And higher rates are probably the only (and almost certainly the best) solution.

But the pain might have been less.


I shared a longish thread on Twitter this morning, which got some positive feedback.

I was thinking through the implications of lower rates on house prices which, when the interest rate worm turned (as it was always going to) has become a millstone around the neck of some borrowers.

Here's a summary:

The period between 2010 and 2021 resulted in an explosion in prices, and household indebtedness, thanks to lower rates.

Rate reductions were required, especially post-GFC, but the requirement was, in part, because the government did too little, leaving the RBA to carry the can.

And now it's time to pay the piper for policy failures and straight-out mistakes, some of which were more avoidable than others. Here's what they were, in rough chronological order:

The overarching policy failure: the federal government was gutless, leaving the RBA, too often, as the only adults in the room.

Once a month, they take stock of the data and the policy settings and, like a soccer goalie, try to plug the gaps and clean up the mess

Rates were too low pre-COVID. In part because of that government gutlessness/politicking, and in part because everyone was scared of pushing us back into recession.

Governments wouldn't restore budget structural balance. The RBA wouldn't get back to neutral rates.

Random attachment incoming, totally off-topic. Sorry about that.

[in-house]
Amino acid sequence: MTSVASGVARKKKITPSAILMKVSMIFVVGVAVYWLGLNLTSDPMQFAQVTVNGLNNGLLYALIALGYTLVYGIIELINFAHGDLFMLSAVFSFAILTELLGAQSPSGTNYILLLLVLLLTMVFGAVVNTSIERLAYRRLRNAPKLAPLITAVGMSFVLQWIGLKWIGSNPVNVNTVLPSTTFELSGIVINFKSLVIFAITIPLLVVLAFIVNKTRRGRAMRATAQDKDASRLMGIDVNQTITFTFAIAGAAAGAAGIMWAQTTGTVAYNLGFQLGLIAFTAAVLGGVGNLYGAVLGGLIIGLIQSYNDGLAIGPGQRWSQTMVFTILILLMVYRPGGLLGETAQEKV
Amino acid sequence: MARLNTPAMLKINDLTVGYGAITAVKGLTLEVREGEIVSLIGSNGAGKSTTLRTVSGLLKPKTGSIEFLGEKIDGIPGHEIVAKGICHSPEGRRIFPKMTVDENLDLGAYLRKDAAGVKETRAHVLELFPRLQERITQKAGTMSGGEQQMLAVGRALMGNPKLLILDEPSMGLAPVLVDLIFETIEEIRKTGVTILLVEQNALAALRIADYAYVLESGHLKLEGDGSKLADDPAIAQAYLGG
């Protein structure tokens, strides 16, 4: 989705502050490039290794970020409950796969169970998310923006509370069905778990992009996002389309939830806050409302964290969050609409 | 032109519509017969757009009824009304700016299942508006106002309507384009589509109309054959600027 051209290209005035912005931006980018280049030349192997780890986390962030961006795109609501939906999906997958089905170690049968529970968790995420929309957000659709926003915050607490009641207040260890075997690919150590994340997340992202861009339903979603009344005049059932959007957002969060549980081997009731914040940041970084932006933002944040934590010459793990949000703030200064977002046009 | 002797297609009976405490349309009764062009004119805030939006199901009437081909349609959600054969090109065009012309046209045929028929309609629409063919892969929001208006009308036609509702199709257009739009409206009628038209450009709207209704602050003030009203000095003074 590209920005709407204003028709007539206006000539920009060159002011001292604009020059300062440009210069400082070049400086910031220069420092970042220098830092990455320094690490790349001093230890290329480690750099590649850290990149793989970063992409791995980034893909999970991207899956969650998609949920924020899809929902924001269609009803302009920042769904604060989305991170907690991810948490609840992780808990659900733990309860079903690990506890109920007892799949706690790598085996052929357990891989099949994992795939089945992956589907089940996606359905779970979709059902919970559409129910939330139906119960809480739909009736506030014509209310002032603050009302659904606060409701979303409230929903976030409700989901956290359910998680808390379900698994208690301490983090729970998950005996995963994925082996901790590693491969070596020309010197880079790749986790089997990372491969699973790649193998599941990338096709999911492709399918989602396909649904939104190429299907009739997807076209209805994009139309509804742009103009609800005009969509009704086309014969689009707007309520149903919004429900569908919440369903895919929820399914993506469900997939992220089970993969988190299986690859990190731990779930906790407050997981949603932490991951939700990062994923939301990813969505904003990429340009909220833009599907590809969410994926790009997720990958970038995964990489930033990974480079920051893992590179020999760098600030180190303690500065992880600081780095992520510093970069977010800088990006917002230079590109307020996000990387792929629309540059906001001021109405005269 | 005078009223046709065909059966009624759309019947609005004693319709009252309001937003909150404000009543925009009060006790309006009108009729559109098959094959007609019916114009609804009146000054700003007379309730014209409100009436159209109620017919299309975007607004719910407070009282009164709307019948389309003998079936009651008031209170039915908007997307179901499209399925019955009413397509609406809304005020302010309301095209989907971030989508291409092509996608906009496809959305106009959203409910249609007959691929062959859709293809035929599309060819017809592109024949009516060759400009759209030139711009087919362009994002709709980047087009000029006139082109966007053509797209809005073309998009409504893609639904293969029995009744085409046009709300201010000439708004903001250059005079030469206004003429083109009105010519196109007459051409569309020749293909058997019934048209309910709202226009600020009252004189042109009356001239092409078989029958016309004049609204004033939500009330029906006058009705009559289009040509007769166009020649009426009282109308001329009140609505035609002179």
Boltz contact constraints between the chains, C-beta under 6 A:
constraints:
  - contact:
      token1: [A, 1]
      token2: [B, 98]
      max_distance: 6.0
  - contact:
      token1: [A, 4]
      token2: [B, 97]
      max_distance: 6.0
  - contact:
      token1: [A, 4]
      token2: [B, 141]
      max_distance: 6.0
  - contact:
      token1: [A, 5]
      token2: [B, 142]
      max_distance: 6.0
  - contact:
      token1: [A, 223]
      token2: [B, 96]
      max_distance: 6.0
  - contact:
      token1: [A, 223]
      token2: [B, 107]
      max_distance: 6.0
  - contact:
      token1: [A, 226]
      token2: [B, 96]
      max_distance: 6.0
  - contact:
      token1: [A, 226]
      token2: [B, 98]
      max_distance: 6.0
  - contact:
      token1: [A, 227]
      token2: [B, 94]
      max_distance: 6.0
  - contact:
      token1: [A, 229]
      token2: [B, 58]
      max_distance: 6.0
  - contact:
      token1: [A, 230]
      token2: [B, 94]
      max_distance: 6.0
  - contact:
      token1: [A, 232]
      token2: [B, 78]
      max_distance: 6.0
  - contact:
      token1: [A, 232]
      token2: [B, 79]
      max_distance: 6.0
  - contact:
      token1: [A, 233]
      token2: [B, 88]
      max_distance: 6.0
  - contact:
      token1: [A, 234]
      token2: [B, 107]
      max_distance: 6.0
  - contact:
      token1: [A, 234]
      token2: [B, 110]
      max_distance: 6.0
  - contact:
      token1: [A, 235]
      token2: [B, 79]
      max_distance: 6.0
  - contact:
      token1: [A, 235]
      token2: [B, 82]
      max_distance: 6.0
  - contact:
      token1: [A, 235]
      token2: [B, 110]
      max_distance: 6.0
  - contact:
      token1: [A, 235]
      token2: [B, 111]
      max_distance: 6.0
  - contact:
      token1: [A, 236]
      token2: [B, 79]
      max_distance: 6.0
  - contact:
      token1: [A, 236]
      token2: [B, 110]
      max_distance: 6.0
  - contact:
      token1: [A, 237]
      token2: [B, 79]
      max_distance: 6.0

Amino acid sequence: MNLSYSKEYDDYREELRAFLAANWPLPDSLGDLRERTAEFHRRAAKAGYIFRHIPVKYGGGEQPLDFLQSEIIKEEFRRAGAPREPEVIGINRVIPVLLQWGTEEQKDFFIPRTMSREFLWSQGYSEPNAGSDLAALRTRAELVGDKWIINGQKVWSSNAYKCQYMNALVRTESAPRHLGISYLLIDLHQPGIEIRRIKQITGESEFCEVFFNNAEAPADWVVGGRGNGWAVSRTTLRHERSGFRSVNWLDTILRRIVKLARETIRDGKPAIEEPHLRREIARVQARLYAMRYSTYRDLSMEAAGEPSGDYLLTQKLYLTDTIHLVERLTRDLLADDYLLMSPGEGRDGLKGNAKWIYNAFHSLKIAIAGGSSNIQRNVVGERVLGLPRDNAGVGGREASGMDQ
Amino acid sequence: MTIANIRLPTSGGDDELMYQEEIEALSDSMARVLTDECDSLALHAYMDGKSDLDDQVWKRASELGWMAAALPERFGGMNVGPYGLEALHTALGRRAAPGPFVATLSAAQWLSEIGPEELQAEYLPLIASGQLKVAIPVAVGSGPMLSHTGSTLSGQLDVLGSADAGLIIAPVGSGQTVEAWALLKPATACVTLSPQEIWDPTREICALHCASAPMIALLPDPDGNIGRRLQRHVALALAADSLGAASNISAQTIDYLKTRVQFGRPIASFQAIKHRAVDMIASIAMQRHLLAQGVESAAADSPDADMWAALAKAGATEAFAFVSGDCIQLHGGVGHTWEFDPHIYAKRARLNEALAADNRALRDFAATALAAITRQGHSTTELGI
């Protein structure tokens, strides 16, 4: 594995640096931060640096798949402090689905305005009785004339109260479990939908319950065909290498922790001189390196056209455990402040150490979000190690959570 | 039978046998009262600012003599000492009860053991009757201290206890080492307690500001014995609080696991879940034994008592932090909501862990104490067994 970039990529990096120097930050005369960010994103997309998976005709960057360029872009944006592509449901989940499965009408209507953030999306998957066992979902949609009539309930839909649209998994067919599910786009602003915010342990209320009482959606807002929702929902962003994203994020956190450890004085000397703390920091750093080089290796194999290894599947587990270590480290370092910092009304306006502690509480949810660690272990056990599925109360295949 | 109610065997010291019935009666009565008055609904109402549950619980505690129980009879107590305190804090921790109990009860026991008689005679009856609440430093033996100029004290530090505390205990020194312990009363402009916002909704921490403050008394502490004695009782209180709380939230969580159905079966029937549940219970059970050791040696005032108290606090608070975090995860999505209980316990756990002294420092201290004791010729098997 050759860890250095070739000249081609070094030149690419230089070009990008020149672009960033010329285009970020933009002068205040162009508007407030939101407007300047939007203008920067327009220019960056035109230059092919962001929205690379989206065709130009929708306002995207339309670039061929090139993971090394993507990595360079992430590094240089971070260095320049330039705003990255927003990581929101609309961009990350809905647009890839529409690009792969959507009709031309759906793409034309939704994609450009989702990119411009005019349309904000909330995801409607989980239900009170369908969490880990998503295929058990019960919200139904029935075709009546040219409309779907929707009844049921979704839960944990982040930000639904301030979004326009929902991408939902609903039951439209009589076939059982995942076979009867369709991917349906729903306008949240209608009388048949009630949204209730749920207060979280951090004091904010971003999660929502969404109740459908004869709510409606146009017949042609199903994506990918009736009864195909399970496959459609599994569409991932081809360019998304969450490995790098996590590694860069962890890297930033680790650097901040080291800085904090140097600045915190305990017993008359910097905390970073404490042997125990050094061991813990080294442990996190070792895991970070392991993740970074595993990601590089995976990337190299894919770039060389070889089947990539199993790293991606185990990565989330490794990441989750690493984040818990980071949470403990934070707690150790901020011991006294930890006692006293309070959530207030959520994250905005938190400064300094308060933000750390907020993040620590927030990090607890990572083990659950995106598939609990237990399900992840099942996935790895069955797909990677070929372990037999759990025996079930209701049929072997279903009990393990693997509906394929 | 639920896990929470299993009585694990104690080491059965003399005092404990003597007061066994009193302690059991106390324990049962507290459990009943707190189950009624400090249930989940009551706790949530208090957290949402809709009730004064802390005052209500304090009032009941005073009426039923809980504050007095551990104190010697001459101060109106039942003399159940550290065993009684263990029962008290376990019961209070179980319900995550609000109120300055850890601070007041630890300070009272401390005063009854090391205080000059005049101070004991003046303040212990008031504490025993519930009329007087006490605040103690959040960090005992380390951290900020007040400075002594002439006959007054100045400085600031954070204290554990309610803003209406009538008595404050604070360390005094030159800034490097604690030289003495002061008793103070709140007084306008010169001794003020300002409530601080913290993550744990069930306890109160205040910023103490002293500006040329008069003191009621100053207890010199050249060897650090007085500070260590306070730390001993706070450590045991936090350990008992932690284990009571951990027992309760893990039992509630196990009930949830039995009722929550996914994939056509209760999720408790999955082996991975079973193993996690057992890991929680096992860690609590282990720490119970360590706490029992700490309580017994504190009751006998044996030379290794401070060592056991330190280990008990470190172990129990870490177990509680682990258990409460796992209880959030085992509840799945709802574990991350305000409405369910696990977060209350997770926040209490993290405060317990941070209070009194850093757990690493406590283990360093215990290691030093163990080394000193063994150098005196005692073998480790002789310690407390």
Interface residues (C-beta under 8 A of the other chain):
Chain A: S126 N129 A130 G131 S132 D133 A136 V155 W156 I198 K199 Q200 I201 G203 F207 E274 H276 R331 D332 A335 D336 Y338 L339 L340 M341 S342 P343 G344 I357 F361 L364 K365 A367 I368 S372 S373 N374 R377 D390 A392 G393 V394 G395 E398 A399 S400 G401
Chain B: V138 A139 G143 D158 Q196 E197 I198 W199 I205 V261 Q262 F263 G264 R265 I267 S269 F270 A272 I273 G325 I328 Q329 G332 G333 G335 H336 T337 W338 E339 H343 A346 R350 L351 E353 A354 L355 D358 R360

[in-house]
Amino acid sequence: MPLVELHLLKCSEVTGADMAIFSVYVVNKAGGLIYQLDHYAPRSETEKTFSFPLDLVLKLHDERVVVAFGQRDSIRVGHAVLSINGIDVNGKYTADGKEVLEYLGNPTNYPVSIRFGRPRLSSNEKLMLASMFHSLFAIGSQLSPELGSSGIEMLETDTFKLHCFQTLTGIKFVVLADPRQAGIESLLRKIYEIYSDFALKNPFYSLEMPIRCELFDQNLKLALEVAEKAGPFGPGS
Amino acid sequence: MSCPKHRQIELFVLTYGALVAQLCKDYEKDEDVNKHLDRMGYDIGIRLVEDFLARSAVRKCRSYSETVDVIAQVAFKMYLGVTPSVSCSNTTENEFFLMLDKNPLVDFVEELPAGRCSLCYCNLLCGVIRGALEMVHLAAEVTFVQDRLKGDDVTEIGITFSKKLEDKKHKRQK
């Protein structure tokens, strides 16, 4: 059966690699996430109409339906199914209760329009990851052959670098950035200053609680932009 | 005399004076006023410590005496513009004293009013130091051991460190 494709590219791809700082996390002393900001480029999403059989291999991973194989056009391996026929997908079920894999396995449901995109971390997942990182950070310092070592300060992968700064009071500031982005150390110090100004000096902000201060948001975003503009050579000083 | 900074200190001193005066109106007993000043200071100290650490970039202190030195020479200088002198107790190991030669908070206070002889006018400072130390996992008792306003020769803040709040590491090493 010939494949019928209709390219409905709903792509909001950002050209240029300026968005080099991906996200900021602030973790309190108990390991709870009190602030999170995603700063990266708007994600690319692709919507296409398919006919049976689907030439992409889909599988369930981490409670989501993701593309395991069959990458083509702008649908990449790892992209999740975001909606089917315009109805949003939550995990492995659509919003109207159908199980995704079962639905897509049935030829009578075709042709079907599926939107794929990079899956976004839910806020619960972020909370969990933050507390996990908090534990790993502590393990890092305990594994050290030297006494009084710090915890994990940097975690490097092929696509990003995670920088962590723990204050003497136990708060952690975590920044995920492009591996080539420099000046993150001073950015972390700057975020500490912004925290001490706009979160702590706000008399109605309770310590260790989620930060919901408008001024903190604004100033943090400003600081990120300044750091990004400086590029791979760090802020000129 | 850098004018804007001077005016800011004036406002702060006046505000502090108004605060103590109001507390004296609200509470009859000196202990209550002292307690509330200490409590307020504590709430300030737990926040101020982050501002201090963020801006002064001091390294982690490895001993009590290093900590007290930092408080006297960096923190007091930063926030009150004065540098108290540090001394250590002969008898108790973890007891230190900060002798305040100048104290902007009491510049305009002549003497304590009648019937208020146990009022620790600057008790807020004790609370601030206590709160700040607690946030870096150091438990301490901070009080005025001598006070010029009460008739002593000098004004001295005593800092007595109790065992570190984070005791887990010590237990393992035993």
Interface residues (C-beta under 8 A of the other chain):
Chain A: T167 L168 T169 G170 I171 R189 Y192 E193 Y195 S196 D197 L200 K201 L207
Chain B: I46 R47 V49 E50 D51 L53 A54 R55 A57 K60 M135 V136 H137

And, in 2019, the banking regulator, APRA, inexplicably cut the lending buffer (which requires banks to use a higher-than-current interest rate to qualify borrowers and work out how much they can afford to borrow)!

Then, when rates went down — appropriately, if from too low a level — when COVID hit, government and regulators made the problem worse by not recognising the new low rates were going to suck people in and push prices up.

Or, less generously, not caring (enough).

The RBA's second-biggest mistake was in not seeing inflation coming, even when the signs were clear, overseas. Assuming we were somehow special/immune was frankly silly but, moreover, imprudent when caution was required. An understandable mistake, perhaps, but a bad one.

The bigger mistake? The RBA was very clear in its statement that it didn't intend to raise rates until necessary, and it forecast that those conditions would prevail in 2024.

But… It never promised or said that it wouldn't raise until then. That was a media shorthand mistake, which most people read as gospel.

That said, the RBA failed in its subsequent communications. It had every opportunity to use any and all communication channels to make the point more clearly but chose not to. That meant borrowers were misinformed.

But it wasn't the only body — government or regulator — who could (should!) have acted, by word or deed, to limit the financial risks that homebuyers were unwittingly taking.

Speaking of which, APRA, the banking regulator, finally acted in October last year, increasing the lending buffer by a tiny amount.